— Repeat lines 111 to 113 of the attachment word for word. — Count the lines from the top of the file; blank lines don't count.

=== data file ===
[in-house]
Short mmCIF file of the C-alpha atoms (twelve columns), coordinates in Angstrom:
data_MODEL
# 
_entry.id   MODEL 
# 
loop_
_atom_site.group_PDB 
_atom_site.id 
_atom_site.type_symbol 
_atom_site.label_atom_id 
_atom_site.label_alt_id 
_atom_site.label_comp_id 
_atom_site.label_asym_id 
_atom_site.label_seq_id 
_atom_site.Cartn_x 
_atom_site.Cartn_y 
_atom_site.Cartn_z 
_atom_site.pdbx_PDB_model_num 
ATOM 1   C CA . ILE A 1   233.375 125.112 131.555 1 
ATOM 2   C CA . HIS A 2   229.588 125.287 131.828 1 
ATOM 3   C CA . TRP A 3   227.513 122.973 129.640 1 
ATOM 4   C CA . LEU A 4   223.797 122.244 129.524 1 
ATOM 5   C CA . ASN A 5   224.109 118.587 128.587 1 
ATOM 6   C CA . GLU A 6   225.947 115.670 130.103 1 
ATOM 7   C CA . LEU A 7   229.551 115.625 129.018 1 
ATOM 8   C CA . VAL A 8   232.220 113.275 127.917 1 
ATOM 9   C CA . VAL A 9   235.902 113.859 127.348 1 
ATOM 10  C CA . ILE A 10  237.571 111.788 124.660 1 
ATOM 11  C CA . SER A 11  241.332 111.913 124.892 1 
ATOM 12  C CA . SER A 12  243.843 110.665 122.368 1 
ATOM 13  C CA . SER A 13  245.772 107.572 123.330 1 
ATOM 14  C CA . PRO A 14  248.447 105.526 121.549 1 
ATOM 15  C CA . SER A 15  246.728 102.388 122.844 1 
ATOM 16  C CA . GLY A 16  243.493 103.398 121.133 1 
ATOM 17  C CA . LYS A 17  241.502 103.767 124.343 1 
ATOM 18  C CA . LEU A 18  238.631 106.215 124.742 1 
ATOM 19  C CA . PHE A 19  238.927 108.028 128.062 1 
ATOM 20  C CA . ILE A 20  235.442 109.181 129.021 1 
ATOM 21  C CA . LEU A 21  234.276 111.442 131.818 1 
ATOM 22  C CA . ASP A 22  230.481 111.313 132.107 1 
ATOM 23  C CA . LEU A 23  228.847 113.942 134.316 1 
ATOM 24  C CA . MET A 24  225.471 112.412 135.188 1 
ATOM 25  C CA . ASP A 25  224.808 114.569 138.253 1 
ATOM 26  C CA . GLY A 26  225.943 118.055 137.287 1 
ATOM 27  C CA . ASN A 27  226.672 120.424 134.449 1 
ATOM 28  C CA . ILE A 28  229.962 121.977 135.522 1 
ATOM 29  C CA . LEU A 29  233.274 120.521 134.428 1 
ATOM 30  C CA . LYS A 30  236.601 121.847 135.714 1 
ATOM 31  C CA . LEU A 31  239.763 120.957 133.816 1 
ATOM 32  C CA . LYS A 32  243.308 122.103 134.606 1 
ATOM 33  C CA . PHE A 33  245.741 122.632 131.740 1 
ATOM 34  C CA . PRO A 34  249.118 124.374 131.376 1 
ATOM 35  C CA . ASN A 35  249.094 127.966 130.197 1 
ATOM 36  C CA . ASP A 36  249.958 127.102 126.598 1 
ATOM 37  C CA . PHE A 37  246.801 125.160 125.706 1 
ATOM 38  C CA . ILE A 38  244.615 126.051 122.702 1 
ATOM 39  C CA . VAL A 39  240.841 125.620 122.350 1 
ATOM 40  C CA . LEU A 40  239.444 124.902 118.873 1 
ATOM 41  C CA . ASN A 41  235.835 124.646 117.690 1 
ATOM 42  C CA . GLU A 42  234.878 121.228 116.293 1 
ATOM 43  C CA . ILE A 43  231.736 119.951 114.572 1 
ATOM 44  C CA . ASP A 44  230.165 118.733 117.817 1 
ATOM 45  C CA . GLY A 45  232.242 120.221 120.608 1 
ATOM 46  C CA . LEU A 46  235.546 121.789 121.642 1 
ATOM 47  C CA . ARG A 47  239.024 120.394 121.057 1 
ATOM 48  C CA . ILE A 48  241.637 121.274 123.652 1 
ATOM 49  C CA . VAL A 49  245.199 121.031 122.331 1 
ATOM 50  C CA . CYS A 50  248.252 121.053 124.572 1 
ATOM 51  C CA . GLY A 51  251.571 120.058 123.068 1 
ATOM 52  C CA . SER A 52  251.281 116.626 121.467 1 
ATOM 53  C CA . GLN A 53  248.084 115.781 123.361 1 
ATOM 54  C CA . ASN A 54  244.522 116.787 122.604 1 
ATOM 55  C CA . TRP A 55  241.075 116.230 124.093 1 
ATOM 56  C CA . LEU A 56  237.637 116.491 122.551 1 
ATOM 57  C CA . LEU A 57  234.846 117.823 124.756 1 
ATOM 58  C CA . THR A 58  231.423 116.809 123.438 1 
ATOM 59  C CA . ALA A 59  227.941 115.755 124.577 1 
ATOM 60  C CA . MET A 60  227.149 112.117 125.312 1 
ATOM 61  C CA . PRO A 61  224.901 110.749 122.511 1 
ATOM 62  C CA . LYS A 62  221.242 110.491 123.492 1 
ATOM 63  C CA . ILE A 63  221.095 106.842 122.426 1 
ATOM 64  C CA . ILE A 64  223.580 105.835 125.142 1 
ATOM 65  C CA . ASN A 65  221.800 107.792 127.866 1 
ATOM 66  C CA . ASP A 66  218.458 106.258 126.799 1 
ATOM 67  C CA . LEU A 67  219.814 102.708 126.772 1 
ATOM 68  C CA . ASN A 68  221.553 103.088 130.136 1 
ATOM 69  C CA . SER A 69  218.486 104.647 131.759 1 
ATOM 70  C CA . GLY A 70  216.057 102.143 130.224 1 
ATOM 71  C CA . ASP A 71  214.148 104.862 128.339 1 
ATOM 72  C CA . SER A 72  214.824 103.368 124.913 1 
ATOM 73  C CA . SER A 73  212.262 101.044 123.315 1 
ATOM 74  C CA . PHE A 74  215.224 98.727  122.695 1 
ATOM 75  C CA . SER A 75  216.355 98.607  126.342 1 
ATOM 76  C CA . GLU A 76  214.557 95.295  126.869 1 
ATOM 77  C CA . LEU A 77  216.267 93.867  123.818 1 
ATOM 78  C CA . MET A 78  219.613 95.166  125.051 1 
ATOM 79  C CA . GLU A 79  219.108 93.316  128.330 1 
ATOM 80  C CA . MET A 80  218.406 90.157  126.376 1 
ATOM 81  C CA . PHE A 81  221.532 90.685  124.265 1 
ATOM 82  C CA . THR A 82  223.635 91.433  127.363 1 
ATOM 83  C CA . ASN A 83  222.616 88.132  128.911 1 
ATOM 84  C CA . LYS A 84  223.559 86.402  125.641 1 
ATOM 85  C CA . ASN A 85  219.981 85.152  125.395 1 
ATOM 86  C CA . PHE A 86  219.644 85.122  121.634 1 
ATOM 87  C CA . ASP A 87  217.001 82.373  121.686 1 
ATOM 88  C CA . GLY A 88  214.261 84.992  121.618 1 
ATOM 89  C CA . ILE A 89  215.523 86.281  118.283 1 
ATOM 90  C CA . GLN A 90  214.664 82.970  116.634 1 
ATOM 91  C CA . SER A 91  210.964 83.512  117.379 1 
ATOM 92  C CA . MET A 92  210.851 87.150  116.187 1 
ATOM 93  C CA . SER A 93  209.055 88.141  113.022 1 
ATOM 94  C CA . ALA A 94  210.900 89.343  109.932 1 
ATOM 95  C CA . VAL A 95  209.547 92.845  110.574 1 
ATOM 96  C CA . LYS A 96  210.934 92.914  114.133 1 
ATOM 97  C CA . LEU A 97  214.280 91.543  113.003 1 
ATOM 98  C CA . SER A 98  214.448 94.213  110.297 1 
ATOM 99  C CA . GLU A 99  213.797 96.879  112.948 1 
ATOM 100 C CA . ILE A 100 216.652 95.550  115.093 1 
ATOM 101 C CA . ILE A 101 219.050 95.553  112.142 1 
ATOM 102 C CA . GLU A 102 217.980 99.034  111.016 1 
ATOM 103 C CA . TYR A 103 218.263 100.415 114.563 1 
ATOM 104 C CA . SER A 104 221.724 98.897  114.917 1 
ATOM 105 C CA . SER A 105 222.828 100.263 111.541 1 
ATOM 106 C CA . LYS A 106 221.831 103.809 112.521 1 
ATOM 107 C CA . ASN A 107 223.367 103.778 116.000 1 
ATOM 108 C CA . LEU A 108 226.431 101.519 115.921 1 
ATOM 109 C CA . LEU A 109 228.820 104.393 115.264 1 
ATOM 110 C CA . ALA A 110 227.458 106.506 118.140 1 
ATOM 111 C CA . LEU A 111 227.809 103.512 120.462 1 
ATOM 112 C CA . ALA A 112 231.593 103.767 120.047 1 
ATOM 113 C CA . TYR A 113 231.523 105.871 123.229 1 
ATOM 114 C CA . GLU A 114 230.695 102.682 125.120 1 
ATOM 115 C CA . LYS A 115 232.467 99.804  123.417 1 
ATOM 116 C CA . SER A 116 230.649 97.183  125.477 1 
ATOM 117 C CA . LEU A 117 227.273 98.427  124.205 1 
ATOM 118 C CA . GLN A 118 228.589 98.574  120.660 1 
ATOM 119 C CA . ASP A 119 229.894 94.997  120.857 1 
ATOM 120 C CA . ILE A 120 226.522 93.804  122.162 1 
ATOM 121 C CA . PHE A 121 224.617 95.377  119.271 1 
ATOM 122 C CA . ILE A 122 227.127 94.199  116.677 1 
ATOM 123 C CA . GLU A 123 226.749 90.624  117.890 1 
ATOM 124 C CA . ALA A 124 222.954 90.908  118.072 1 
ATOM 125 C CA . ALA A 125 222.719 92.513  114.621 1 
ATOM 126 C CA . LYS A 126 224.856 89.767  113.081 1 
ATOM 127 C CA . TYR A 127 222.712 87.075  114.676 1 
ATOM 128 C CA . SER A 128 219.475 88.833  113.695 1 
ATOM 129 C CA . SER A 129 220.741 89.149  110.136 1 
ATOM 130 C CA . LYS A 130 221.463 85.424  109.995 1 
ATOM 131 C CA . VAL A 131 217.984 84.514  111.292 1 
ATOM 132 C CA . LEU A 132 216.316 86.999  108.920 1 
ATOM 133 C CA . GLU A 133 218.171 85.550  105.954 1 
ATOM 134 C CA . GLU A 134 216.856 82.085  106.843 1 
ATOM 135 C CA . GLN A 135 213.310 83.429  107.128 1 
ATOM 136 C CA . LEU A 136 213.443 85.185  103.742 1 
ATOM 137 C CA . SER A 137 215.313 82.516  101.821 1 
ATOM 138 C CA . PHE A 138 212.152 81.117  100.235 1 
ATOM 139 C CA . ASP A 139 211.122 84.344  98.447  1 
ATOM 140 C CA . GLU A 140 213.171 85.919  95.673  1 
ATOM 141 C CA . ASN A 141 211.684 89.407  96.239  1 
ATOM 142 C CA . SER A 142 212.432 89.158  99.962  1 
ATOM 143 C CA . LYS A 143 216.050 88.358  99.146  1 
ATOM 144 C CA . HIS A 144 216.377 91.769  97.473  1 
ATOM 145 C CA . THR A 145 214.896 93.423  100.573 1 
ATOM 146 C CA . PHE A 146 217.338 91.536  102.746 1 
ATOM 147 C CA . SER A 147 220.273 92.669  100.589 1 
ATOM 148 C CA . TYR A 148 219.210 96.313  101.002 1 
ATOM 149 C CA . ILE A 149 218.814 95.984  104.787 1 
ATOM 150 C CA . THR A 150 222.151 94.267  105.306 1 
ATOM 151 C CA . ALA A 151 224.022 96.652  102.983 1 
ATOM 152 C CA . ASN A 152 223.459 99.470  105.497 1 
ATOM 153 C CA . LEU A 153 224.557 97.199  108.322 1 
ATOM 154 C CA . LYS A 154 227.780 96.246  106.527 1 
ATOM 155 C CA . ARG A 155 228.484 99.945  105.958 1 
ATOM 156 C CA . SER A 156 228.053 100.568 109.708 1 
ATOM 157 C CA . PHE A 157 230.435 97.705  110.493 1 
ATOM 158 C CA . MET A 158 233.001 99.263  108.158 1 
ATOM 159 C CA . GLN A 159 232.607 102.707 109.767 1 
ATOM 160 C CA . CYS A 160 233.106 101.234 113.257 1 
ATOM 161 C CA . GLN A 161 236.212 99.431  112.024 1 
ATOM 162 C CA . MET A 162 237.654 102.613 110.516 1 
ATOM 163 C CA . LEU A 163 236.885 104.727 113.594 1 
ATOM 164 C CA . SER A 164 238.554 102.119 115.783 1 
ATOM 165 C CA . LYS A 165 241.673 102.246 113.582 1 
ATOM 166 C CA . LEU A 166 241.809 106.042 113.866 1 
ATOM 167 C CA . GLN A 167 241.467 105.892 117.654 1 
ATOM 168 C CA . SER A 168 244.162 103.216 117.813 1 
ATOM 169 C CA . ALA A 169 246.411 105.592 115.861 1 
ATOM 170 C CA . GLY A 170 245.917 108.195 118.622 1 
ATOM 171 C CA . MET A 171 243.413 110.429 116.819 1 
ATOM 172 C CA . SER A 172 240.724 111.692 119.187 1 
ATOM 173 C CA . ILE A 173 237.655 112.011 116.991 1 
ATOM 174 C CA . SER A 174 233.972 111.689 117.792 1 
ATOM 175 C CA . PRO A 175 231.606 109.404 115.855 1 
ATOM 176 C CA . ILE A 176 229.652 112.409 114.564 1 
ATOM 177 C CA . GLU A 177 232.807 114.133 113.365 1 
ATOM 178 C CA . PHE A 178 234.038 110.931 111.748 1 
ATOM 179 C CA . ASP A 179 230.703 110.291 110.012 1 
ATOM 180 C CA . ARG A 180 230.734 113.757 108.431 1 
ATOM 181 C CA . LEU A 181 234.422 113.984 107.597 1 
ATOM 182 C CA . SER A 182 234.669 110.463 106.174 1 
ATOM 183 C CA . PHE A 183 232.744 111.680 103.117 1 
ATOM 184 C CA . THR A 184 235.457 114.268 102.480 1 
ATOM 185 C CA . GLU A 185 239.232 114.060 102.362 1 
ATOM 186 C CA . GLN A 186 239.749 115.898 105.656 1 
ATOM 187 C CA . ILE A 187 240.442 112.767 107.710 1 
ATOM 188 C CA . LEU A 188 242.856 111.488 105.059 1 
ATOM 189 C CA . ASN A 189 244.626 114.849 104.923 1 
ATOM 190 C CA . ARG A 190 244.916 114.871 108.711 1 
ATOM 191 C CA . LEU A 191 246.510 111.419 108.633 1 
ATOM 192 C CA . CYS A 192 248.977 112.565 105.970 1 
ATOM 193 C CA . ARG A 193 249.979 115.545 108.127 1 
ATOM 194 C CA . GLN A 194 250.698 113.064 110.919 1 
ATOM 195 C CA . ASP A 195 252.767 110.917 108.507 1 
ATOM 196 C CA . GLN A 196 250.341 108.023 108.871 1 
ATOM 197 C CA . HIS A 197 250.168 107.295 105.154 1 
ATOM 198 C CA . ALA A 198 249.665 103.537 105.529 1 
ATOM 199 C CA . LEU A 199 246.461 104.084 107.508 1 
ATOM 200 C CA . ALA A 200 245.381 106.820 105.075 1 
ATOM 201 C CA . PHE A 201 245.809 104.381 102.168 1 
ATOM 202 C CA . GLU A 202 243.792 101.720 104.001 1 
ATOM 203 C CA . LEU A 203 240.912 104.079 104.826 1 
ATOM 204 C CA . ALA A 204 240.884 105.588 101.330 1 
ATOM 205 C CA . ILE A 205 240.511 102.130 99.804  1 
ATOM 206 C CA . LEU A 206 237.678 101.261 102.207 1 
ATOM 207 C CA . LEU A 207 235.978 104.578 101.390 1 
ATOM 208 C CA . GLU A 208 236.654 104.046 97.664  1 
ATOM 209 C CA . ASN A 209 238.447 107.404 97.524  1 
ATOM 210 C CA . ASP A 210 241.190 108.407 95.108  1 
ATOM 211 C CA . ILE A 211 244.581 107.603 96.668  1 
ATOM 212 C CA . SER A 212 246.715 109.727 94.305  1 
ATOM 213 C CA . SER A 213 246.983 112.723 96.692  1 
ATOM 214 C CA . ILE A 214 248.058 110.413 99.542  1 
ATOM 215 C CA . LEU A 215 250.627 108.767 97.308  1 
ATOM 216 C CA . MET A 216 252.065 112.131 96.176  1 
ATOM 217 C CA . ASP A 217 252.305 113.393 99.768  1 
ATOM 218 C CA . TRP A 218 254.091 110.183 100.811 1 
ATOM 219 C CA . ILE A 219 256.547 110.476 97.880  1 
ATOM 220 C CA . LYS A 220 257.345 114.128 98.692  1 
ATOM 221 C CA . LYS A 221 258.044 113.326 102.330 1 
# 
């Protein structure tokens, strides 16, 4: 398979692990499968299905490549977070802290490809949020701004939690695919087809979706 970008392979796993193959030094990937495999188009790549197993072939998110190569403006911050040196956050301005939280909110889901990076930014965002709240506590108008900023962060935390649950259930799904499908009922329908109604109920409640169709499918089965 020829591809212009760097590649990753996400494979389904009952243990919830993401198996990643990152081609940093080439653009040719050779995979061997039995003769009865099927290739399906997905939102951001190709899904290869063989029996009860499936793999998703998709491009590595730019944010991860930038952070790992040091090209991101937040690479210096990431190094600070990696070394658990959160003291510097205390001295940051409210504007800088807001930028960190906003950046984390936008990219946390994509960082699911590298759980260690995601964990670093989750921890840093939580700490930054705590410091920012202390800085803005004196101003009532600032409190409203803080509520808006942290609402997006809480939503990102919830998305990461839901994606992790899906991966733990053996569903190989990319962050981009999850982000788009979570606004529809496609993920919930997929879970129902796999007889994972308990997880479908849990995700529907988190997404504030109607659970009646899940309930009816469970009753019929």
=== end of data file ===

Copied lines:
ATOM 92  C CA . MET A 92  210.851 87.150  116.187 1 
ATOM 93  C CA . SER A 93  209.055 88.141  113.022 1 
ATOM 94  C CA . ALA A 94  210.900 89.343  109.932 1 